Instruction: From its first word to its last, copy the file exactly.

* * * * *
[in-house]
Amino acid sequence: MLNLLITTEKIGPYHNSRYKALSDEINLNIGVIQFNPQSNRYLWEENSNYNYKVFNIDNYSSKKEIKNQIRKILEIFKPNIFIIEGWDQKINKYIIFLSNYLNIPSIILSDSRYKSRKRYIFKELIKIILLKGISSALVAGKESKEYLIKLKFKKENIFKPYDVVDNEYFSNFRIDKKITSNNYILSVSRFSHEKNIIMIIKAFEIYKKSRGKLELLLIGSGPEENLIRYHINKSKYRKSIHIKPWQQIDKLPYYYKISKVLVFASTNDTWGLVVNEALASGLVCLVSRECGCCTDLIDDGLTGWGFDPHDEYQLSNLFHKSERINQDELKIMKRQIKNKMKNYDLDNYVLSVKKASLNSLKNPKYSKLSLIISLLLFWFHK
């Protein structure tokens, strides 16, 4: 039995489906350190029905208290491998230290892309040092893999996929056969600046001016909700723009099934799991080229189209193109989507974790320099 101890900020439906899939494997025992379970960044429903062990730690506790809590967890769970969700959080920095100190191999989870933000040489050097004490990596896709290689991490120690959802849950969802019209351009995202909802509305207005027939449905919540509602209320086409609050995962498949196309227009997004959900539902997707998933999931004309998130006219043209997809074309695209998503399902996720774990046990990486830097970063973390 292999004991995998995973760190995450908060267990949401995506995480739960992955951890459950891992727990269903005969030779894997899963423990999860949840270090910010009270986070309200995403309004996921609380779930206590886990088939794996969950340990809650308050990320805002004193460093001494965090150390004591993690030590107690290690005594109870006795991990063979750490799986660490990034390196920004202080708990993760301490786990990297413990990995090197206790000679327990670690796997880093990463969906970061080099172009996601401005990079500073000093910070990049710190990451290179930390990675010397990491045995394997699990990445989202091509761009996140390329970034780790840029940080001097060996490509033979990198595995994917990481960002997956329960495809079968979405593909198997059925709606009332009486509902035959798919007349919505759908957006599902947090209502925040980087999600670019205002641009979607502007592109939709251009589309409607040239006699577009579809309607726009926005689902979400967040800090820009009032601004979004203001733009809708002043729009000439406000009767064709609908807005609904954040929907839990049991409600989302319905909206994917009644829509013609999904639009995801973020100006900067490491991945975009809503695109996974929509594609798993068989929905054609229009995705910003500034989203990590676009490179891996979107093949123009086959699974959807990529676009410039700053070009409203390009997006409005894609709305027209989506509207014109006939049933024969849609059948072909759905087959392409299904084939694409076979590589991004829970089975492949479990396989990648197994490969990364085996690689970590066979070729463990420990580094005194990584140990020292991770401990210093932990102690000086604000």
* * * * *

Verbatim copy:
[in-house]
Amino acid sequence: MLNLLITTEKIGPYHNSRYKALSDEINLNIGVIQFNPQSNRYLWEENSNYNYKVFNIDNYSSKKEIKNQIRKILEIFKPNIFIIEGWDQKINKYIIFLSNYLNIPSIILSDSRYKSRKRYIFKELIKIILLKGISSALVAGKESKEYLIKLKFKKENIFKPYDVVDNEYFSNFRIDKKITSNNYILSVSRFSHEKNIIMIIKAFEIYKKSRGKLELLLIGSGPEENLIRYHINKSKYRKSIHIKPWQQIDKLPYYYKISKVLVFASTNDTWGLVVNEALASGLVCLVSRECGCCTDLIDDGLTGWGFDPHDEYQLSNLFHKSERINQDELKIMKRQIKNKMKNYDLDNYVLSVKKASLNSLKNPKYSKLSLIISLLLFWFHK
């Protein structure tokens, strides 16, 4: 039995489906350190029905208290491998230290892309040092893999996929056969600046001016909700723009099934799991080229189209193109989507974790320099 101890900020439906899939494997025992379970960044429903062990730690506790809590967890769970969700959080920095100190191999989870933000040489050097004490990596896709290689991490120690959802849950969802019209351009995202909802509305207005027939449905919540509602209320086409609050995962498949196309227009997004959900539902997707998933999931004309998130006219043209997809074309695209998503399902996720774990046990990486830097970063973390 292999004991995998995973760190995450908060267990949401995506995480739960992955951890459950891992727990269903005969030779894997899963423990999860949840270090910010009270986070309200995403309004996921609380779930206590886990088939794996969950340990809650308050990320805002004193460093001494965090150390004591993690030590107690290690005594109870006795991990063979750490799986660490990034390196920004202080708990993760301490786990990297413990990995090197206790000679327990670690796997880093990463969906970061080099172009996601401005990079500073000093910070990049710190990451290179930390990675010397990491045995394997699990990445989202091509761009996140390329970034780790840029940080001097060996490509033979990198595995994917990481960002997956329960495809079968979405593909198997059925709606009332009486509902035959798919007349919505759908957006599902947090209502925040980087999600670019205002641009979607502007592109939709251009589309409607040239006699577009579809309607726009926005689902979400967040800090820009009032601004979004203001733009809708002043729009000439406000009767064709609908807005609904954040929907839990049991409600989302319905909206994917009644829509013609999904639009995801973020100006900067490491991945975009809503695109996974929509594609798993068989929905054609229009995705910003500034989203990590676009490179891996979107093949123009086959699974959807990529676009410039700053070009409203390009997006409005894609709305027209989506509207014109006939049933024969849609059948072909759905087959392409299904084939694409076979590589991004829970089975492949479990396989990648197994490969990364085996690689970590066979070729463990420990580094005194990584140990020292991770401990210093932990102690000086604000």